The MacCulloch's of Myreton lived in southern
Scotland overlooking Luce Bay. Myreton is in southwest Scotland along the coast. Across
the bay from Myreton lies another MacCulloch region related to Ardwell. King Robert
DeBruce of Scotland knighted Captain Cullo O'Neil and chose him to be his standard-barrer
and Secretary of State around 1317. He gave Sir Cullo O'Neil lands in Lorn, Myreton, and
Achawan which encompass Killerar and Ardwell in Gallaway. Sir Cullo O'Neil died in
1331 and left his estate of Myreton and other lands in Galloway to his eldest son Sir
Godfrey, who assumed the surname of McCullo.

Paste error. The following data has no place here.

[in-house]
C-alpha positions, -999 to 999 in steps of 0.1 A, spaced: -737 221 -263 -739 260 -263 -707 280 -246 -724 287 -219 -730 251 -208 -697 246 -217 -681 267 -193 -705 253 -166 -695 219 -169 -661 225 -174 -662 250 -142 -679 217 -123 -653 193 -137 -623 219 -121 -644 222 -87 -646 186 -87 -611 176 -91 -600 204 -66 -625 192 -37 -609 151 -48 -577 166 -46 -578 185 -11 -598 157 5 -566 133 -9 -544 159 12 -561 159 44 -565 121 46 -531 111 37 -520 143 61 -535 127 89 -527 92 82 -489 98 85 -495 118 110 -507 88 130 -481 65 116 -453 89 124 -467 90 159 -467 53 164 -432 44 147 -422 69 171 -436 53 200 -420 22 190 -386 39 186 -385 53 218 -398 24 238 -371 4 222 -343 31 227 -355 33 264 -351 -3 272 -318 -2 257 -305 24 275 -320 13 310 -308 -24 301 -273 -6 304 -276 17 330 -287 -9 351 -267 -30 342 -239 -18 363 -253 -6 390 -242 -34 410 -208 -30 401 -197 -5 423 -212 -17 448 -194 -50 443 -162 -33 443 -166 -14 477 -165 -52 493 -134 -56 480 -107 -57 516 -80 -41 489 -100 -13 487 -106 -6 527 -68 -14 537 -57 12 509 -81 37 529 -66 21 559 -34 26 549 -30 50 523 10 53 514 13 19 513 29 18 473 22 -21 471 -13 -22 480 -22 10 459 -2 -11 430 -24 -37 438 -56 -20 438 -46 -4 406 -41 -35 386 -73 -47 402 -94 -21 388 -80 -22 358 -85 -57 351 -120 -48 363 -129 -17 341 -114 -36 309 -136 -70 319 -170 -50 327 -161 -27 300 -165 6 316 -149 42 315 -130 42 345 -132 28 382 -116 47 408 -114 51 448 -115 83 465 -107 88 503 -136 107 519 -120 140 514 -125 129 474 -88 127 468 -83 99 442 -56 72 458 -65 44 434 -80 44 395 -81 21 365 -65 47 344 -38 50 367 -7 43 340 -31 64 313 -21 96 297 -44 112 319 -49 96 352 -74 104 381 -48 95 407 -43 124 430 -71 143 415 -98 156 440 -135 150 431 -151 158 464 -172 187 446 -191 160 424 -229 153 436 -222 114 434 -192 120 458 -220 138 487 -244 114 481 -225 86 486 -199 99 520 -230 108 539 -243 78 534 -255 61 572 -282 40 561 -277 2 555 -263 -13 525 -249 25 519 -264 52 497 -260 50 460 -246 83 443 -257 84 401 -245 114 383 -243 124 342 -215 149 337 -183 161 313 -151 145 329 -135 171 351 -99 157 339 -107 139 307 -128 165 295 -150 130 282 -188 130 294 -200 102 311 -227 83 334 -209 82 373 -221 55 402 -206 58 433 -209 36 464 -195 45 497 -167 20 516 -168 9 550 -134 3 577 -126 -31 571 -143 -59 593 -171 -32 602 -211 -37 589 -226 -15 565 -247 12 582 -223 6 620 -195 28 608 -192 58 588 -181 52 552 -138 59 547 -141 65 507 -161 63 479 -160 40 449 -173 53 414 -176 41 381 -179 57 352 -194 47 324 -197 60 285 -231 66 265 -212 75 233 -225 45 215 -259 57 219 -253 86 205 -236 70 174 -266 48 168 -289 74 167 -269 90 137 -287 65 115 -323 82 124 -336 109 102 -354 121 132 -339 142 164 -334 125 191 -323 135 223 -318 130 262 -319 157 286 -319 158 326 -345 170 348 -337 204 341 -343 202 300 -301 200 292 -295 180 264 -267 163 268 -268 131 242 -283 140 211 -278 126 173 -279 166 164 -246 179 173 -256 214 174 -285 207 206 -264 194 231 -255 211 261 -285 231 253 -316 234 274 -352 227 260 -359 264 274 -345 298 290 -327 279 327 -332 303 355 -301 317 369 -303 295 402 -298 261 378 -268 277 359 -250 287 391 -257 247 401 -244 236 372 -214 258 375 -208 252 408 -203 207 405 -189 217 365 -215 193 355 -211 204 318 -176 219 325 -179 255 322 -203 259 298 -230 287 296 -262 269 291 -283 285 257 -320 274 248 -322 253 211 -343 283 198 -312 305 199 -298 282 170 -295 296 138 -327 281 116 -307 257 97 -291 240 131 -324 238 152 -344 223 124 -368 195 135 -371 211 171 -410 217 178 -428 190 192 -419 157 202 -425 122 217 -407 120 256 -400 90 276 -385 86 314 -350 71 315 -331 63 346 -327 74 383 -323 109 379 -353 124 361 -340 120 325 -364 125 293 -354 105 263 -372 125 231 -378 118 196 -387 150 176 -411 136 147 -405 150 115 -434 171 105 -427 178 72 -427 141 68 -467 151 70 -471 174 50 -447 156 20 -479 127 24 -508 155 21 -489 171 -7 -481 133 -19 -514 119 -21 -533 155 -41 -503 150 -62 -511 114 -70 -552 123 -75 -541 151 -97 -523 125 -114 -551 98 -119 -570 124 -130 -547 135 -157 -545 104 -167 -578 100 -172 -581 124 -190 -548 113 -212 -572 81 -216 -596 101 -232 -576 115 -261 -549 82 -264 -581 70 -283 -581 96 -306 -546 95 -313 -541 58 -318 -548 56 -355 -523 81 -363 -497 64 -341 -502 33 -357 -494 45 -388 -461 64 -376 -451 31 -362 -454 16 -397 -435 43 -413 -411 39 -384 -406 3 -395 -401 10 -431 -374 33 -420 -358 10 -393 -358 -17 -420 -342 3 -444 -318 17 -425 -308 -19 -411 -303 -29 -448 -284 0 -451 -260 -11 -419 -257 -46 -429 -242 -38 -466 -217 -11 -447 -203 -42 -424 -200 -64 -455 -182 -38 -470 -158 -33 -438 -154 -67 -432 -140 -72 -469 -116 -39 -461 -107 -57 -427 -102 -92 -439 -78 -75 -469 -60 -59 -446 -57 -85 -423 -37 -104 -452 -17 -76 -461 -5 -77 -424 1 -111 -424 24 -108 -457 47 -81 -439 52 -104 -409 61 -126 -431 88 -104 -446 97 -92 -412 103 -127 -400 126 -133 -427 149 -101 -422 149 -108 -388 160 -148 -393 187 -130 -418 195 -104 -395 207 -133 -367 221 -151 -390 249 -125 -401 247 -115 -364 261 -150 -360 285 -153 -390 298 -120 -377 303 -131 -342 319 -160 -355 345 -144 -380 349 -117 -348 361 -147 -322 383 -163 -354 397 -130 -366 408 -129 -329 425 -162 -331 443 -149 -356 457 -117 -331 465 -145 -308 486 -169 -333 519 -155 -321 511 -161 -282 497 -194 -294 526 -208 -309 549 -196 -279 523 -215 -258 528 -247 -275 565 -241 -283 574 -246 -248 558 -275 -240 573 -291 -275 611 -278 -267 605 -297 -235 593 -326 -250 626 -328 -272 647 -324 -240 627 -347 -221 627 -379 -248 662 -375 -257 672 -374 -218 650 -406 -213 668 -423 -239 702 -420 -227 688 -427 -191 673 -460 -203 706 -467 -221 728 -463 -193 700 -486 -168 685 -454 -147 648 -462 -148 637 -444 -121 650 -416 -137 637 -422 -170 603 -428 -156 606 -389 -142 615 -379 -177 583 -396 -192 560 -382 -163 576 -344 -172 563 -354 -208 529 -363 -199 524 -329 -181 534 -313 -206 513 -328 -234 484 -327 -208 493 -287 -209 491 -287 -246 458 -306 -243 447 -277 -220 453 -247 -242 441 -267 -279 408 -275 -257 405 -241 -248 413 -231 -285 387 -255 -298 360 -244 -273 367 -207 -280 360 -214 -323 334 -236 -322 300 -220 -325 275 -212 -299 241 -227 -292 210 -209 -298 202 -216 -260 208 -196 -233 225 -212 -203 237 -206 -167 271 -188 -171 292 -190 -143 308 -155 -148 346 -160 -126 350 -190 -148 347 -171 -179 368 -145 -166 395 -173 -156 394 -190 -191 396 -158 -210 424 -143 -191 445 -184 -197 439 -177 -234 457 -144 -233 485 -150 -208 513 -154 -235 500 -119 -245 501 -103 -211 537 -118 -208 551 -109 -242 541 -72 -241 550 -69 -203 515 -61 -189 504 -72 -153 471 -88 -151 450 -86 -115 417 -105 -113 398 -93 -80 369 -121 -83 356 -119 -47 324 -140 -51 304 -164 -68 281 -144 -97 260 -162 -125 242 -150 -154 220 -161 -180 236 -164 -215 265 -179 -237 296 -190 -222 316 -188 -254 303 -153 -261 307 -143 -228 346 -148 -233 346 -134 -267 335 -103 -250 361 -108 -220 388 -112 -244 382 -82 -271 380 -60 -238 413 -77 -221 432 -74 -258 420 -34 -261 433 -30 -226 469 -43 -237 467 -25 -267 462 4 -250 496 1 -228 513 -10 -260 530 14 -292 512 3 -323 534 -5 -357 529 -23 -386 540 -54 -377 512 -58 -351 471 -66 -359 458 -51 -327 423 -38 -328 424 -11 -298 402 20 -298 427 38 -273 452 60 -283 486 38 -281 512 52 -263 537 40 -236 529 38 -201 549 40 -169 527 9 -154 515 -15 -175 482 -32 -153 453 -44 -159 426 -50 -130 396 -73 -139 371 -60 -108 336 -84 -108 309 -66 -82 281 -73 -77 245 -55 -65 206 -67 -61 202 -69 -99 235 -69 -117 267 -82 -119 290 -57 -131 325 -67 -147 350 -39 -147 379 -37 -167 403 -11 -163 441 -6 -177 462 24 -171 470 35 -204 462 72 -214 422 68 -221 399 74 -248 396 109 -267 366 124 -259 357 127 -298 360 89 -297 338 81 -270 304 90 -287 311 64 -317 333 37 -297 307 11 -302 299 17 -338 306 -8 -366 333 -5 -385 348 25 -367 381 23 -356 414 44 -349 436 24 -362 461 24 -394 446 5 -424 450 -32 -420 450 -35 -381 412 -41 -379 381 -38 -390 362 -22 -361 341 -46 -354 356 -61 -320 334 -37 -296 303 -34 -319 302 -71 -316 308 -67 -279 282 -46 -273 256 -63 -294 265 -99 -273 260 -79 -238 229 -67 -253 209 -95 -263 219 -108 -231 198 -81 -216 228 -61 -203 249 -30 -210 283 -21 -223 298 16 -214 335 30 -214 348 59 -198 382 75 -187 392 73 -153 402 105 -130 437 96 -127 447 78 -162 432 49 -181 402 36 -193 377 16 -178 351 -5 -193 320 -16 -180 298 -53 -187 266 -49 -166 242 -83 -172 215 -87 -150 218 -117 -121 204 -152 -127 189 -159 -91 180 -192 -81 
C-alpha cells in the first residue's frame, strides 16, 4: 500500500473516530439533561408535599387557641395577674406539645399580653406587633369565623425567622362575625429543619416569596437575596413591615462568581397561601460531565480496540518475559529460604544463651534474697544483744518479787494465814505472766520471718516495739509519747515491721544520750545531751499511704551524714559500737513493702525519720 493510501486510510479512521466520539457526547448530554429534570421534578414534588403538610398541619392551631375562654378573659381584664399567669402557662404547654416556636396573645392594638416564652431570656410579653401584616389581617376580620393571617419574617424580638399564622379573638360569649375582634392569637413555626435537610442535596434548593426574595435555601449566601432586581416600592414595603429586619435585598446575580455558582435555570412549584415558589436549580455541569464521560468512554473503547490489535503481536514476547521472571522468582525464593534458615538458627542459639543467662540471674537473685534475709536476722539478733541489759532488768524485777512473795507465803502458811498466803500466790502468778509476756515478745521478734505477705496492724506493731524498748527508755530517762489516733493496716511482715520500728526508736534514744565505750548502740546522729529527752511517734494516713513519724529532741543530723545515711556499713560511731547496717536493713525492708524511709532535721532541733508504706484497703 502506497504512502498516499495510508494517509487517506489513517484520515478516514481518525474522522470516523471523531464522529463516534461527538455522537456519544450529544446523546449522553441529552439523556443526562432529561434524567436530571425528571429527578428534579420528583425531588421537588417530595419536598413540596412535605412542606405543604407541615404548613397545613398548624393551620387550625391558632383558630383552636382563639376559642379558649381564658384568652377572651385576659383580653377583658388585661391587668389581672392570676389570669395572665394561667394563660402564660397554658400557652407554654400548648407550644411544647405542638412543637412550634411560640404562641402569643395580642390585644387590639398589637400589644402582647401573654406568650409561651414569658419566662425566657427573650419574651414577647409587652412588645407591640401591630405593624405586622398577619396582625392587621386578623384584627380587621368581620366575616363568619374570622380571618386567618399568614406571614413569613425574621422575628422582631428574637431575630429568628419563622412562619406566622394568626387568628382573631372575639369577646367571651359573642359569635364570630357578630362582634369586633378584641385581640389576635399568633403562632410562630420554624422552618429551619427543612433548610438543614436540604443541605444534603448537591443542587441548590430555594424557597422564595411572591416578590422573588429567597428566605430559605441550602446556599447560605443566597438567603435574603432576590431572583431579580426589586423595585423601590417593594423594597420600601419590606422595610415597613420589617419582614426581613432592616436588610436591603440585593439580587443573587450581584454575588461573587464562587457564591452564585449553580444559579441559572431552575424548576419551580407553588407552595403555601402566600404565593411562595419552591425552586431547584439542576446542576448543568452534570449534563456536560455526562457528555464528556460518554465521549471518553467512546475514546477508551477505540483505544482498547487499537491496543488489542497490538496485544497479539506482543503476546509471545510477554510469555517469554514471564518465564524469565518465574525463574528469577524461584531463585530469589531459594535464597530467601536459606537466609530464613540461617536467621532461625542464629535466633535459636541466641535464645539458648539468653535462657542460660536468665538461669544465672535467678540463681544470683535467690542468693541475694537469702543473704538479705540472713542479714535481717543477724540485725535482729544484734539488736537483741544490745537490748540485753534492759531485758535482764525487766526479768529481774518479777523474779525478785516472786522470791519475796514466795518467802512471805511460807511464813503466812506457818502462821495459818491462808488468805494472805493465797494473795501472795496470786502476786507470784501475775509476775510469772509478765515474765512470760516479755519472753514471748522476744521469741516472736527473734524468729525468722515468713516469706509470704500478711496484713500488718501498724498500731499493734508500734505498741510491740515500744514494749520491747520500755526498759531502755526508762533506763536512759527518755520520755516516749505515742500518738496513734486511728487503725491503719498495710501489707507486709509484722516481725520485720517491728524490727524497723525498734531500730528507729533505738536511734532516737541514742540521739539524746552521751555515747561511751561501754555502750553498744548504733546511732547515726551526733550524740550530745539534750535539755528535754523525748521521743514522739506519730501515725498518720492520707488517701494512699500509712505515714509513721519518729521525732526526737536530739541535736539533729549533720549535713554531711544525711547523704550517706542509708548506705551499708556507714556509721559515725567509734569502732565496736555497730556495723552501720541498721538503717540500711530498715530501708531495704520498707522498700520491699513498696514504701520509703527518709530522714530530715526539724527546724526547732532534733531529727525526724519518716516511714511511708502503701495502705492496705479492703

MACCULLOCH: Three differing origins can be traced for the name in Scotland of whom the earliest would appear to be the lineages found in Galloway. The progenitor of this race is lost in antiquity and it is not until the 13th century that we have a positive record of the name. The first noted swore fealty to Edward I of England c.1296, and this lineage held the lands of Torhouse, Myreton and Ardwell in Galloway until, in 1682, Sir Godfrey Macculloch, through imprudence, was obliged to sell his inheritance and live in reduced circumstances. Following a fatal fight over some cattle with a Gordon neighbour he fled the country for a time, but returned, only to be apprehended and executed in 1697. A family, of different origin, were established in Easter Ross by the 14th century, where they are first noted as followers of the Earl of Ross, de jure 'Lord of the Isles', on whose forfeiture in 1493 they aligned themselves with the Munros - in whose cause they almost suffered oblivion at the battle of 'Druim-a-chait'. The family had considerable tenure of lands around Tain, of which town they held an almost hereditary post of Provost. Their principal designation 'of Plaidis' was held until John Macculloch, Provost of Tain, acquired the lands of Kindeace from Munro of Culnald in 1612, whereafter they became 'of Kindeace'. Other lands held by the Maccullochs in Easter Ross included Piltoun, Mulderg and Easter Drumm, the latter coming into their possession in 1649. A third 'clan' of Maccullochs inhabited lands in the vicinity of Oban, and the island of Kerrara, on the West coast of Argyll, where Macculloch of Colgin was long recognised as representer of his line who were said to be descended from a race of MacLulichs who had inhabited Benderloch under the patronage of the Macdougals. That various Maccullochs allied themselves with other clans is undoubted but, given their individual land holdings, they no doubt held themselves to be the equal of any. Apart from not having a chief, there is no recognised MacCulloch tartan so those looking for an appropriate tartan may choose from the following: MacDougall, Ross, Munro or even the District of Galloway.